Of the 87 chosen, 64 were prevented from addressing their constituents by reason of being in prison or “on the run” de Valera himself and the Director of Elections were among those arrested. In the net result 44 Sinn Féin candidates were elected, an increase of 8 over the number elected in June 1922 and although Free State military and police continued a campaign of persecution, successful meetings continued a campaign of persecution, successful meetings continued to be held, and two more seats were won in bye-elections in November 1924: Sean Lemass, Dublin, and Dr Madden, Mayo.

At the Ard-Fheis on October 16, 630 Cumainn were represented. A week later 424 political prisoners in Mountjoy went on hunger-strike, and hunger-strikers in Newbridge, Kilmainham and other camps and prisons followed immediately.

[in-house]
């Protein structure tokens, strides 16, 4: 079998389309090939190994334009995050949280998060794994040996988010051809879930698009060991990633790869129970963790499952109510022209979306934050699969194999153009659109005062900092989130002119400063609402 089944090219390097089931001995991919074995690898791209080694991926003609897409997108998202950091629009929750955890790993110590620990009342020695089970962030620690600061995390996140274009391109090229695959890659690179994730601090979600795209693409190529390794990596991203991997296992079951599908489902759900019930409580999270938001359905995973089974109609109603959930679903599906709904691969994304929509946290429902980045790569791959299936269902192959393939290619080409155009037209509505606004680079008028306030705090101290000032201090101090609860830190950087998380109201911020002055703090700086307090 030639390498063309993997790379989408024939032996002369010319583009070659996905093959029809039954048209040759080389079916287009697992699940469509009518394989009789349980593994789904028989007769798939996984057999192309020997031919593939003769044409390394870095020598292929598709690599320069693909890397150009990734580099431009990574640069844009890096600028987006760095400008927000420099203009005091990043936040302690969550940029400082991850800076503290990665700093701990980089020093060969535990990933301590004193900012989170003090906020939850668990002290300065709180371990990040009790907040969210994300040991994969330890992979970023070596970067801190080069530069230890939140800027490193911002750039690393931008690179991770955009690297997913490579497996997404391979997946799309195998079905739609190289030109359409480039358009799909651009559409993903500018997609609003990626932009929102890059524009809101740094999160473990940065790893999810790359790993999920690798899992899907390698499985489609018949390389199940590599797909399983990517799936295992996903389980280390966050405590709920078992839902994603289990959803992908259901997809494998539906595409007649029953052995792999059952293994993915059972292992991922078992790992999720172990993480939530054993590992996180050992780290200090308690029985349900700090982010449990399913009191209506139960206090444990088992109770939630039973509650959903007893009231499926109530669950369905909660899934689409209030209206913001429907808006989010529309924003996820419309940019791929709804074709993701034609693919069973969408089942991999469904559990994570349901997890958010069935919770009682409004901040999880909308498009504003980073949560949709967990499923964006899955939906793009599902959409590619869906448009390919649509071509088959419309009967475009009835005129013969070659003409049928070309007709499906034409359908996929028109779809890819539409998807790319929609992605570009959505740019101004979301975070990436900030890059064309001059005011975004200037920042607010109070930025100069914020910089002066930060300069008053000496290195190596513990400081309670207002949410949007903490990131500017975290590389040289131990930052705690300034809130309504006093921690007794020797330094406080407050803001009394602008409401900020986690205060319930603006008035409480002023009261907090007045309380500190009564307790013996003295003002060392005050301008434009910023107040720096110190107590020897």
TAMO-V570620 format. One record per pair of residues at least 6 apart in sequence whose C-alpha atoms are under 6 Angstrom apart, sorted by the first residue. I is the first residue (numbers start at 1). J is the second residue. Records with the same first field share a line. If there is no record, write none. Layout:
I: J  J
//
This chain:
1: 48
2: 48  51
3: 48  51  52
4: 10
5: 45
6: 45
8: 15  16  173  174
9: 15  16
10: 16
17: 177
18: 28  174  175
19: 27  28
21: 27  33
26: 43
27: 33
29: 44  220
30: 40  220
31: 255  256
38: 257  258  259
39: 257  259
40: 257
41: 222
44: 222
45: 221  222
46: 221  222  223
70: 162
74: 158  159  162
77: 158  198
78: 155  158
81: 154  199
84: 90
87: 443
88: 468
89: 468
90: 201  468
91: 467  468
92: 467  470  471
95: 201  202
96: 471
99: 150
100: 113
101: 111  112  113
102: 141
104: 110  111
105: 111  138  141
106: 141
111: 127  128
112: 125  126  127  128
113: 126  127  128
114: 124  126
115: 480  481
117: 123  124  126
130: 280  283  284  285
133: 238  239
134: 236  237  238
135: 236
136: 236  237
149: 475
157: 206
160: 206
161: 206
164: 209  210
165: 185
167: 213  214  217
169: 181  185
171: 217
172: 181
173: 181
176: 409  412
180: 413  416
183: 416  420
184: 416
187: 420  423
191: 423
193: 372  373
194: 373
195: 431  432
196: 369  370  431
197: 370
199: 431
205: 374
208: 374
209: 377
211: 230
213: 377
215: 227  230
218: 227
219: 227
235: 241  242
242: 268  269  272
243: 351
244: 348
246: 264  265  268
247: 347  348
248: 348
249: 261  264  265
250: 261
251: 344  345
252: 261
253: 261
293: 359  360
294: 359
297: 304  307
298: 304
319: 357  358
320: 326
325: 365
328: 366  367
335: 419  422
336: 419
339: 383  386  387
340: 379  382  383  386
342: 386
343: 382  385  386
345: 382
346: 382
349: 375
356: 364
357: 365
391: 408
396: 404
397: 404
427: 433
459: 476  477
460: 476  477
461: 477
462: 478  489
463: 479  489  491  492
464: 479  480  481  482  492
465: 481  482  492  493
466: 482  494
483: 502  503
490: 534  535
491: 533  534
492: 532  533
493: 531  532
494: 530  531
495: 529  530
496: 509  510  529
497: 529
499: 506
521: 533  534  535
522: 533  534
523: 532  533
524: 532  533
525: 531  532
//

Sinn Féin’s activities focused around the prisoners and their dependants. At a meeting of the Ard-Chomhairle in the Mansion House on November 29, 1923, figures were submitted showing that affiliated Cumainn had increased to 729, including three in England, and representing every county in Ireland except Tyrone and Fermanagh.

One of the resolutions dealt with “the withholding of Sinn Féin funds, by persons who were no longer members”.

In February 1924 three bye-elections were contested until the Sinn Féin vote had increased considerably. In the same month Sinn Féin decided to boycott the Tailteann Games unless the prisoners were released, on the grounds that when Aonach Tailteann was agreed on in 1921 de Valera was elected Honorary President and now in 1924 he and 1,200 other Republicans were in jail, so the Games would not be representative of the National sentiment and would give visitors a false impression.